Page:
This chapter deals with the challenges, opportunities and potential outcomes of practitioner research. It reconnects with the ideas of Chapters 2 and 3 to allow readers to reflect on the practicalities of practitioner research in terms of challenges and opportunities. Rather than present the challenges as barriers to practitioner research, the chapter discusses approaches that may enable practitioner researchers to reflect on the challenges and develop strategies for managing or minimising their impact. Just as it is important to acknowledge that practitioner research is not without certain challenges (as is the case with any research), it is essential to focus on the opportunities that practitioner research affords educators; we describe what we believe to be the major sources of opportunity in this chapter. The final section of the chapter provides authentic examples of outcomes of practitioner research in multiple contexts as a means to illustrate the possibilities that practitioner research offers when educators complete their research projects.
Physical activity is increasingly positioned as playing an important role in preventing and mitigating many of the decrements associated with biological ageing. As a result, public health messages encourage older people to remain active in later life. Despite this, physical activity participation rates among older adults are low. This may be in part related to the conventional approach to understanding physical activity participation as a product of motivation. We contend that this approach does not allow for a deeper exploration of the wider structural, historical and discursive contexts in which physical activity participation occurs. Therefore, we propose that physical activity can be reconceptualised as a career. Through a synthesis of findings from four studies exploring physical activity experiences in later life, we demonstrate that beginning and maintaining a physical activity career requires a disposition towards physical activity, the legitimation of physically active practices and dealing with contingencies. In addition, we demonstrate that maintaining a physical activity career requires investment and deliberation to adapt physical activity practices continually within an individual's own personal biography. As such, we conclude that current strategies to promote physical activity to older adults are unlikely to result in increased levels of participation. To promote physical activity to older adults an understanding of how structural, cultural and historical contexts influence participation is needed.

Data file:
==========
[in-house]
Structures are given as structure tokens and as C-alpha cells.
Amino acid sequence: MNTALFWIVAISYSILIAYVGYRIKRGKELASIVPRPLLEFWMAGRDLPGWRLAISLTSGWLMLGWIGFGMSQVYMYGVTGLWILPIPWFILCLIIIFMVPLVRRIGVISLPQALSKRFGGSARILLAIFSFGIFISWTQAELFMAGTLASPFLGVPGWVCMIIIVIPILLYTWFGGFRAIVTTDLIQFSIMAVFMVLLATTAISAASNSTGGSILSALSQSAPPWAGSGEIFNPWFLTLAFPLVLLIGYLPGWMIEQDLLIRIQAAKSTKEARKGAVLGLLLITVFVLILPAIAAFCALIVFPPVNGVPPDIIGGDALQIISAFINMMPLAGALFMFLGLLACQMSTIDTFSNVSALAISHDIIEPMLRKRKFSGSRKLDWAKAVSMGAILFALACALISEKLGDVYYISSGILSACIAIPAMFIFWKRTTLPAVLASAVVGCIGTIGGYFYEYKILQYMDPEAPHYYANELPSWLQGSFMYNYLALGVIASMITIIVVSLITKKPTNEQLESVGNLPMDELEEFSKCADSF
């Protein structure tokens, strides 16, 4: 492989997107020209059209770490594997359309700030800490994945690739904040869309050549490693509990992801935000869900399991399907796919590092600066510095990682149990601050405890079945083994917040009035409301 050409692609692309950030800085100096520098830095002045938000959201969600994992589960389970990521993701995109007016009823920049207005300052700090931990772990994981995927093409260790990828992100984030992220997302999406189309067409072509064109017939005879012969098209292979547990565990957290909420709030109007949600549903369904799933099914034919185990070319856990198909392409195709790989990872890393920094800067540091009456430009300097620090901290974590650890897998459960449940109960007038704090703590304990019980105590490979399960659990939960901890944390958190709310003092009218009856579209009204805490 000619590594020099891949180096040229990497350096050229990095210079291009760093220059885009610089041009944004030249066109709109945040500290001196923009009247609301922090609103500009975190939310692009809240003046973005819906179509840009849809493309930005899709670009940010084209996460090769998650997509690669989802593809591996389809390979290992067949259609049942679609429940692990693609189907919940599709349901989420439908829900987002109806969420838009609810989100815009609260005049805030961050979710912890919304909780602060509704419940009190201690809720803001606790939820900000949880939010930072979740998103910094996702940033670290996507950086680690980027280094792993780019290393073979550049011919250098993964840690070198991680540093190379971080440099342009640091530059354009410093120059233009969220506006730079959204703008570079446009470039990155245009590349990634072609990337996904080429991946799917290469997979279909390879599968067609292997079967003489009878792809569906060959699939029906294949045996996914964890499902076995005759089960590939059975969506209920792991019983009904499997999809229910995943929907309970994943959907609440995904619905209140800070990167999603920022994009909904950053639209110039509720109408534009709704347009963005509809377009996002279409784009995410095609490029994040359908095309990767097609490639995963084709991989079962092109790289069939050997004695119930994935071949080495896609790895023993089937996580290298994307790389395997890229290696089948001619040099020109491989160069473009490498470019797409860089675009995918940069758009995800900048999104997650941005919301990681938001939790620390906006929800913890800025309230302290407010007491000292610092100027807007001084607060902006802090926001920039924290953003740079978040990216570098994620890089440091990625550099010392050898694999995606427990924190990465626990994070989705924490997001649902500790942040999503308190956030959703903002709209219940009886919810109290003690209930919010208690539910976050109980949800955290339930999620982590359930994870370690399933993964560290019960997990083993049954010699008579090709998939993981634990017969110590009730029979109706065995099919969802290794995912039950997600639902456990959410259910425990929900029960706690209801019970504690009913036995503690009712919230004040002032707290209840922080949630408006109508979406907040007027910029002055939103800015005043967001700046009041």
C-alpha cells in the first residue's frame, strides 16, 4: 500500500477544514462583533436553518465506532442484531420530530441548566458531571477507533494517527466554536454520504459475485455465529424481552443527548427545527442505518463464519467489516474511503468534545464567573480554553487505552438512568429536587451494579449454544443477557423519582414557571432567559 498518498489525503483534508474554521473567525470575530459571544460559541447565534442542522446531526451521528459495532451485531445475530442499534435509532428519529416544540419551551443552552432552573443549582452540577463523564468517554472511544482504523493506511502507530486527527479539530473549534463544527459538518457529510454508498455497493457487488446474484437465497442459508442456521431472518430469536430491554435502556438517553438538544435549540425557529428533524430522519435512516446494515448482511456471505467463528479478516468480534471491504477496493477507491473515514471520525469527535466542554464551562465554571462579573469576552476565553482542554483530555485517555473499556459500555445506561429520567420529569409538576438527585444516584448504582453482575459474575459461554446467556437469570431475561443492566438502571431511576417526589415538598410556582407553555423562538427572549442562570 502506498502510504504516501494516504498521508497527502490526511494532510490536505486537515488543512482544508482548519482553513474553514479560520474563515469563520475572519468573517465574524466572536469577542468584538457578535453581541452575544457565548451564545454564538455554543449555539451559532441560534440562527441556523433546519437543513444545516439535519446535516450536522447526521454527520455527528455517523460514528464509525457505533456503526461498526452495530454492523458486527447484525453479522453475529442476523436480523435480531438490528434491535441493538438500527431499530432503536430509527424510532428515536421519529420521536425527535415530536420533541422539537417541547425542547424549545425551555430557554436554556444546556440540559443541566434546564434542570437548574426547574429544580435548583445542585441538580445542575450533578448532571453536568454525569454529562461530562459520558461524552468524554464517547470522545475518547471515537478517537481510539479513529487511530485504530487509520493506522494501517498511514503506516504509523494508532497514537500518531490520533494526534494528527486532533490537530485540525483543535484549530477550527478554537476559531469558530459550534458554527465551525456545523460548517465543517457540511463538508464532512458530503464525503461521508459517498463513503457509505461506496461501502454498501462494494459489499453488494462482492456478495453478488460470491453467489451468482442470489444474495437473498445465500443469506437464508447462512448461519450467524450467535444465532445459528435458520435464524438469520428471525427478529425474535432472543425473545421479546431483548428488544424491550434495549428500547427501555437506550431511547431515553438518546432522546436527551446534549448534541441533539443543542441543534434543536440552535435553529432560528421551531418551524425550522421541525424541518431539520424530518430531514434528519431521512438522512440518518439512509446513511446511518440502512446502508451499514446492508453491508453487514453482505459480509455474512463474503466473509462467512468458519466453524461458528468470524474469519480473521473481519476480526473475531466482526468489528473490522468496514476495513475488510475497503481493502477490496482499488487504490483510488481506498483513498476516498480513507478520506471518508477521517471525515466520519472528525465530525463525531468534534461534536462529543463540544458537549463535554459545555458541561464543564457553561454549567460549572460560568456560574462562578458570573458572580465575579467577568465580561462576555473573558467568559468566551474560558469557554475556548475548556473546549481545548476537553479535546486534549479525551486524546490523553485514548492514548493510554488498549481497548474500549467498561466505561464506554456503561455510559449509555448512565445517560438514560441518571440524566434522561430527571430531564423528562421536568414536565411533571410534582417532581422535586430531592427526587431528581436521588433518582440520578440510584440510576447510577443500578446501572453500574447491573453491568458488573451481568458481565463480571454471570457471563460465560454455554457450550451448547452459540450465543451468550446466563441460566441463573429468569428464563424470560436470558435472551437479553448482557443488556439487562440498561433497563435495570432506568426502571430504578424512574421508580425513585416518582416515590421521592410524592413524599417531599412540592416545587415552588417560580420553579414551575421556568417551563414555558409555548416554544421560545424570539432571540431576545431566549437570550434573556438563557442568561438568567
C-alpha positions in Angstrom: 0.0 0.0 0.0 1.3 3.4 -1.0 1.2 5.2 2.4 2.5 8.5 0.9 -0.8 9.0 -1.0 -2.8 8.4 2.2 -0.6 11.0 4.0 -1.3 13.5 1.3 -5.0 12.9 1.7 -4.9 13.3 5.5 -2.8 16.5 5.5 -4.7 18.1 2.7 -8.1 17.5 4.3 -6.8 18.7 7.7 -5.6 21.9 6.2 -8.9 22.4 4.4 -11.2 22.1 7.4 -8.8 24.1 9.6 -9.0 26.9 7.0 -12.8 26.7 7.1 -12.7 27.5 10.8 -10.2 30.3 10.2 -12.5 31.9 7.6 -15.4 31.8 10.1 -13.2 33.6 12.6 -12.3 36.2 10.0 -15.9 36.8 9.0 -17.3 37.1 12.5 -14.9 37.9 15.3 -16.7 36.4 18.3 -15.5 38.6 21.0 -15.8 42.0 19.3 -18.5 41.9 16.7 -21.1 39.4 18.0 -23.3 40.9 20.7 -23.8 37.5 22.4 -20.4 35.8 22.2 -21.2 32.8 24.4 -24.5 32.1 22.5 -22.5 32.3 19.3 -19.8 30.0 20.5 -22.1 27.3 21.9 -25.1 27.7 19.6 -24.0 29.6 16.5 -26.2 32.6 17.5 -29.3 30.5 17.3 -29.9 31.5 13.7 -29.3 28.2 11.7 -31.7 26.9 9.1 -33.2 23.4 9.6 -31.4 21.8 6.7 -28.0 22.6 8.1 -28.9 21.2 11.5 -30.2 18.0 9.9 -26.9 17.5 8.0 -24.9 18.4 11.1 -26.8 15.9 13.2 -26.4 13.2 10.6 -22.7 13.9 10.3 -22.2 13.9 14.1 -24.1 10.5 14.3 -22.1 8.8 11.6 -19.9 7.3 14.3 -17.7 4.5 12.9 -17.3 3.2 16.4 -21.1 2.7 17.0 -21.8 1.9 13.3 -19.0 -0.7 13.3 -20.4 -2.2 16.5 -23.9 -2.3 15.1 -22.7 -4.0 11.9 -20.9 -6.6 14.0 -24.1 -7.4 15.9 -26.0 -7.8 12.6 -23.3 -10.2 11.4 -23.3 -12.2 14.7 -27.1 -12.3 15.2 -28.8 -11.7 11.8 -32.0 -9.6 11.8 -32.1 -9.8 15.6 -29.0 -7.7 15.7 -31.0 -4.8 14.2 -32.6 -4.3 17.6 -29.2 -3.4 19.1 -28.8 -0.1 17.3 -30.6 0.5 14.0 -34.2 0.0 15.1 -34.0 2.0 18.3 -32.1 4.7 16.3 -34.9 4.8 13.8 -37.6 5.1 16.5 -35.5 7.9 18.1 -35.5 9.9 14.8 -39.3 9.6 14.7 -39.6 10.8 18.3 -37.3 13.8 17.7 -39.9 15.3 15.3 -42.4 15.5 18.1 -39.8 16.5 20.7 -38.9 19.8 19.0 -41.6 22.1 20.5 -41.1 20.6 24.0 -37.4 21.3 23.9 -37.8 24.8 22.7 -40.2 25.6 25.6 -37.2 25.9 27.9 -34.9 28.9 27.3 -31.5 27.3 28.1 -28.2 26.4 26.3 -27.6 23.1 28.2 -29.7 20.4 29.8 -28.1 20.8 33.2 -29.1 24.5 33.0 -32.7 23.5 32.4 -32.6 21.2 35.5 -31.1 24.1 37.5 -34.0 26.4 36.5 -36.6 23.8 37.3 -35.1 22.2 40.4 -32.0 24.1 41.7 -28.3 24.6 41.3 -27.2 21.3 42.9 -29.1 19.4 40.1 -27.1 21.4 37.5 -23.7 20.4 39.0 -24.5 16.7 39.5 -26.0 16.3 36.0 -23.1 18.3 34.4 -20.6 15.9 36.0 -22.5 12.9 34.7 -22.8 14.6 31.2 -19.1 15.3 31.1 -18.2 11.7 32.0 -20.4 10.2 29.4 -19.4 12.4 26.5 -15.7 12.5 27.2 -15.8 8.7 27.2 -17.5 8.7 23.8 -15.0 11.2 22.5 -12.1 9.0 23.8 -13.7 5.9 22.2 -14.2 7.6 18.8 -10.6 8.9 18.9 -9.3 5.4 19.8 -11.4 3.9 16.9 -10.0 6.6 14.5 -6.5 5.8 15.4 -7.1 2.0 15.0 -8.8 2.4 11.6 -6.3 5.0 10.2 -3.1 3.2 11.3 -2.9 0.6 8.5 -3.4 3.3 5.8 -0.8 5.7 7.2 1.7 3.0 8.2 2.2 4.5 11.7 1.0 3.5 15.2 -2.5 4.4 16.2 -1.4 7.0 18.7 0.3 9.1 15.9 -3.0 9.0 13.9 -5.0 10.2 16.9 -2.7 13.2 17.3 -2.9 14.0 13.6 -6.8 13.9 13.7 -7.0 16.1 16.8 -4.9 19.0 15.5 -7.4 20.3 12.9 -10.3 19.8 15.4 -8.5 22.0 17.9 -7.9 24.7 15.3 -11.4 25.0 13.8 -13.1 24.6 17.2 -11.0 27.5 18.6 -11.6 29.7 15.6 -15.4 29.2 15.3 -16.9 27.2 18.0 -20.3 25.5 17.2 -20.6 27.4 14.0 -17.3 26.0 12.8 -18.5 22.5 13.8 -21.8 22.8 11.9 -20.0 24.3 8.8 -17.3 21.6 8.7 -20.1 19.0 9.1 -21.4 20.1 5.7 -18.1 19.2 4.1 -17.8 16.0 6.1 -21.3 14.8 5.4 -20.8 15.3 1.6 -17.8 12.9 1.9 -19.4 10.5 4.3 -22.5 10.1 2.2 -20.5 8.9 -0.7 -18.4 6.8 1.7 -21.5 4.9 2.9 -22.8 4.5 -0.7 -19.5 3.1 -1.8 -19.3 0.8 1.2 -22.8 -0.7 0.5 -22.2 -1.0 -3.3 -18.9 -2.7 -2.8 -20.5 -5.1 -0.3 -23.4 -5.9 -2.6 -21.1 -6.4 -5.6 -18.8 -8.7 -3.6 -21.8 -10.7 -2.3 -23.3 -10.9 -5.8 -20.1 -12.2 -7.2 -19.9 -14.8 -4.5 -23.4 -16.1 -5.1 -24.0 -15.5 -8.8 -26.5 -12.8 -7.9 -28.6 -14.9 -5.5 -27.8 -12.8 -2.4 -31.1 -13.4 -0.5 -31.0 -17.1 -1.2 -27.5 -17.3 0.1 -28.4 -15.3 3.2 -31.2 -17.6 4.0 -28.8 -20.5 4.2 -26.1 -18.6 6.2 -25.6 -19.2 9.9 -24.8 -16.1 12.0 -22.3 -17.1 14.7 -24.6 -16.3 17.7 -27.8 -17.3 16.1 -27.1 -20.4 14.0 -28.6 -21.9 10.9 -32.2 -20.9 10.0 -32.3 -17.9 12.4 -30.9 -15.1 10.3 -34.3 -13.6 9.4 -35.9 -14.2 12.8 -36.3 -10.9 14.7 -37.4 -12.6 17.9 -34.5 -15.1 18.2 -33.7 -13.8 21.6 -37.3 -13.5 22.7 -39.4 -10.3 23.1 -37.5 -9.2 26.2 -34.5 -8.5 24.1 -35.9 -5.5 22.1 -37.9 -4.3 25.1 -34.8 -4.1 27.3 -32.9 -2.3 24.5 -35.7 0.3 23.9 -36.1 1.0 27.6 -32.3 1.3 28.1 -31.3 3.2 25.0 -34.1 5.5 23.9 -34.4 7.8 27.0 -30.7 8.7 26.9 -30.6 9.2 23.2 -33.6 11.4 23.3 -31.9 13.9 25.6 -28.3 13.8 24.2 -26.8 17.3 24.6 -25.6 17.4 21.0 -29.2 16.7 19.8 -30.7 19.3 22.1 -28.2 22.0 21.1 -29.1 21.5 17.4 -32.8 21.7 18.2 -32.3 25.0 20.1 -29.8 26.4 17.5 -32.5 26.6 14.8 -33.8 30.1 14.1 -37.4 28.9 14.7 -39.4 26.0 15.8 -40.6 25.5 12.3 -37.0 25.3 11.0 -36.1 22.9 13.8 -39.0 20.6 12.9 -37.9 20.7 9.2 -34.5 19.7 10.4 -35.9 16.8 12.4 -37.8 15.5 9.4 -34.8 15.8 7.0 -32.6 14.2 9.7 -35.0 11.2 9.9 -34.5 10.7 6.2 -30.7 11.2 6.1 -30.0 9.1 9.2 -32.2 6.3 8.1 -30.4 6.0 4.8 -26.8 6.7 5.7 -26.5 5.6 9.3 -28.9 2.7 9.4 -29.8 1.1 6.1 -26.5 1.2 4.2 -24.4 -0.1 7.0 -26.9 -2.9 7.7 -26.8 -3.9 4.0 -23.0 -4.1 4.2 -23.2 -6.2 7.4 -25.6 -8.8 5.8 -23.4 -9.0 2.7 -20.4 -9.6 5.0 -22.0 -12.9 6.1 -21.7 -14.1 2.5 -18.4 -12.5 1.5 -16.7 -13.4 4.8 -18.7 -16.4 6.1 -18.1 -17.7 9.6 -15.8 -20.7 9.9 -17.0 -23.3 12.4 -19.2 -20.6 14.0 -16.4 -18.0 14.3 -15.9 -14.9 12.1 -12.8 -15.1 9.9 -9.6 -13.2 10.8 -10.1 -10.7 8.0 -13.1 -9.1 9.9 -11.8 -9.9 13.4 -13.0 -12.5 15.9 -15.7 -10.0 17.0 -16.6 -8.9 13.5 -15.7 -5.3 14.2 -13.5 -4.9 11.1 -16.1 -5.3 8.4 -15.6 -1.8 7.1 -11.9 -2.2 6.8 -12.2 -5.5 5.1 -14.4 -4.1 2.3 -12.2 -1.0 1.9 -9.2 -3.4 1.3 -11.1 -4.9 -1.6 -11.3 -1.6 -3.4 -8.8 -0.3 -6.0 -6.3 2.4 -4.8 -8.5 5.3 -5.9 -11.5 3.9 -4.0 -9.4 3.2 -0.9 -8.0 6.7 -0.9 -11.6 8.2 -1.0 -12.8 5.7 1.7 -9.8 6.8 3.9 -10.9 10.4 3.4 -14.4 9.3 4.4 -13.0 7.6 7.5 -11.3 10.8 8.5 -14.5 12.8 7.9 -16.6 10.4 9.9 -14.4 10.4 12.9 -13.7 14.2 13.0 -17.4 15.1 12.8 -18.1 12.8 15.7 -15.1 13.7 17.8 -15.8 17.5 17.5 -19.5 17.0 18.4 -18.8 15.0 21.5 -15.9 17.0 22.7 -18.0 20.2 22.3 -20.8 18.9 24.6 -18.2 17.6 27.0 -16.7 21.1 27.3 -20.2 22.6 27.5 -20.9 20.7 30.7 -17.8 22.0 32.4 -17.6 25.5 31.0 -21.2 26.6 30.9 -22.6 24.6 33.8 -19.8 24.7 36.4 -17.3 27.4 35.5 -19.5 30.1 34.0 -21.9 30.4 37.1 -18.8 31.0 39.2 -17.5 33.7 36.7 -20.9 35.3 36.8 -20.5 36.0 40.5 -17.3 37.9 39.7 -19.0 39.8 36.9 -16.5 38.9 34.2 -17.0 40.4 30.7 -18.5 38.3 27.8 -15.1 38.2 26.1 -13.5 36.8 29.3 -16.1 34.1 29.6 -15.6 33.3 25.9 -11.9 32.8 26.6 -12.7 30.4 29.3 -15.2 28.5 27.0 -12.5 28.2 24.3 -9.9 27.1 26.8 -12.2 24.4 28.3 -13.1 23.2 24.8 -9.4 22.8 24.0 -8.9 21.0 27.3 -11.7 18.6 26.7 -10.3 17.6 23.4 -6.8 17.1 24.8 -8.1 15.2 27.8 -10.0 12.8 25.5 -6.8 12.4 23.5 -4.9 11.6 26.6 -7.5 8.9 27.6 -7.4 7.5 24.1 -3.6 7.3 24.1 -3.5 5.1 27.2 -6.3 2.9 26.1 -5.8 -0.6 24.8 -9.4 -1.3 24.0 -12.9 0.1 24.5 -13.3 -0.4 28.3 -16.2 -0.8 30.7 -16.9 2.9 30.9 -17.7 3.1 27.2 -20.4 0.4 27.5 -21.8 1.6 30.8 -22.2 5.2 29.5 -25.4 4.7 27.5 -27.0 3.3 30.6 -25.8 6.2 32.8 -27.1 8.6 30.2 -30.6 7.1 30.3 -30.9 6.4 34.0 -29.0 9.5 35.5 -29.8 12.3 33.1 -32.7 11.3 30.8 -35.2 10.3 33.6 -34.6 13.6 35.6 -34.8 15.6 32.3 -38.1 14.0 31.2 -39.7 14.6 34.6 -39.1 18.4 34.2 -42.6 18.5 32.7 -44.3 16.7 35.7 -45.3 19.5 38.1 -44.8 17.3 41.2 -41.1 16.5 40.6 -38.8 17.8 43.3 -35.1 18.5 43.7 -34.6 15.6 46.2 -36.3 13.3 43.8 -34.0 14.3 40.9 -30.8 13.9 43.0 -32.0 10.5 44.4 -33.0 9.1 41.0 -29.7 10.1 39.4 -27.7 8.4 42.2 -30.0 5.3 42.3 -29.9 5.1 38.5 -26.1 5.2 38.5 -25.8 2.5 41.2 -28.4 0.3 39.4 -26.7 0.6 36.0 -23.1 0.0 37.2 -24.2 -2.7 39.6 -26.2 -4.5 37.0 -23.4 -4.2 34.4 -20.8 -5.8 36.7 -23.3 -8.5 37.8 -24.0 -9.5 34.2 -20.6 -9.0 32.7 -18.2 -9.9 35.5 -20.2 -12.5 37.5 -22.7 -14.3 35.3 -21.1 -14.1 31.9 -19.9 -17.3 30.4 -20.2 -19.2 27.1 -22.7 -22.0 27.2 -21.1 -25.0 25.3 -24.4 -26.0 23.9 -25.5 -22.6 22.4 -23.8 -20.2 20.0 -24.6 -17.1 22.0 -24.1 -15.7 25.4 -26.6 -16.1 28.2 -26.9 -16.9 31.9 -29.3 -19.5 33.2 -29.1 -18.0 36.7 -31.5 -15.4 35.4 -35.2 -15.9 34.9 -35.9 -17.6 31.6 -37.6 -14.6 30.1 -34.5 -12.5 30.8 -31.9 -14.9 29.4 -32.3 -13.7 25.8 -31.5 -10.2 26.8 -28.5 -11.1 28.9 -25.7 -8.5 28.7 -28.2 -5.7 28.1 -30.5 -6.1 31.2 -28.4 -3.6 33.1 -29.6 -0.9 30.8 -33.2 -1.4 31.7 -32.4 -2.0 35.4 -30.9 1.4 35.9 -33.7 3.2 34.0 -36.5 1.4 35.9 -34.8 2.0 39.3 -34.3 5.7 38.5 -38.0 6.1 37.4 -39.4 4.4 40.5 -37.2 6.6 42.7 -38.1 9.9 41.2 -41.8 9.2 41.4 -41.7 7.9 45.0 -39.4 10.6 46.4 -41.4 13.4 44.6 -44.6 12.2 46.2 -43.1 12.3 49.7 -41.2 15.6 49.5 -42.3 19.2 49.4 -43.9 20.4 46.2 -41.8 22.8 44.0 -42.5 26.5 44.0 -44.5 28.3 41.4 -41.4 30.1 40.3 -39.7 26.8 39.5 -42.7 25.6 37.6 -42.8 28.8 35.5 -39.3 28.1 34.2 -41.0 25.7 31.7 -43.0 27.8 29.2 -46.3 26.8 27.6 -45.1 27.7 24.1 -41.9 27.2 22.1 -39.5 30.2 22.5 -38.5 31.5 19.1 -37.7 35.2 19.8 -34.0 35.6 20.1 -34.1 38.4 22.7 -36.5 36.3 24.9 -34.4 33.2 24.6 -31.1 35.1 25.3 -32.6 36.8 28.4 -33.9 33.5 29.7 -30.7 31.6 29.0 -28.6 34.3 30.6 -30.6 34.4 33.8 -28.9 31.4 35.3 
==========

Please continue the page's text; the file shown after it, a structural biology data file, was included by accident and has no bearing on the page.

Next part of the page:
To assess the perception of Ghanaian medical students about factors influencing their career interest in psychiatry and to explore gender differences in these perceptions.
This is a cross-sectional quantitative survey of 5th and 6th year medical students in four public medical schools in Ghana. Data were analyzed with descriptive and inferential statistics using SPSS version 20.
Responses were obtained from 545 medical students (response rate of 52%). Significantly, more male medical students expressed that stigma is an important consideration for them to choose or not to choose a career in psychiatry compared to their female counterparts (42.7% v. 29.7%, respectively). Over two-thirds of the medical students perceived that psychiatrists were at risk of being attacked by their patients, with just a little over a third expressing that risk was an important consideration for them to choose a career in psychiatry. There were no gender differences regarding perceptions about risk. Around 3 to 4 out of 10 medical students will consider careers in psychiatry if offered various incentives with no gender differences in responses provided.
Our study presents important and novel findings in the Ghanaian context, which can assist health policy planners and medical training institutions in Ghana to formulate policies and programs that will increase the number of psychiatry residents and thereby increase the psychiatrist-to-patient ratio in Ghana.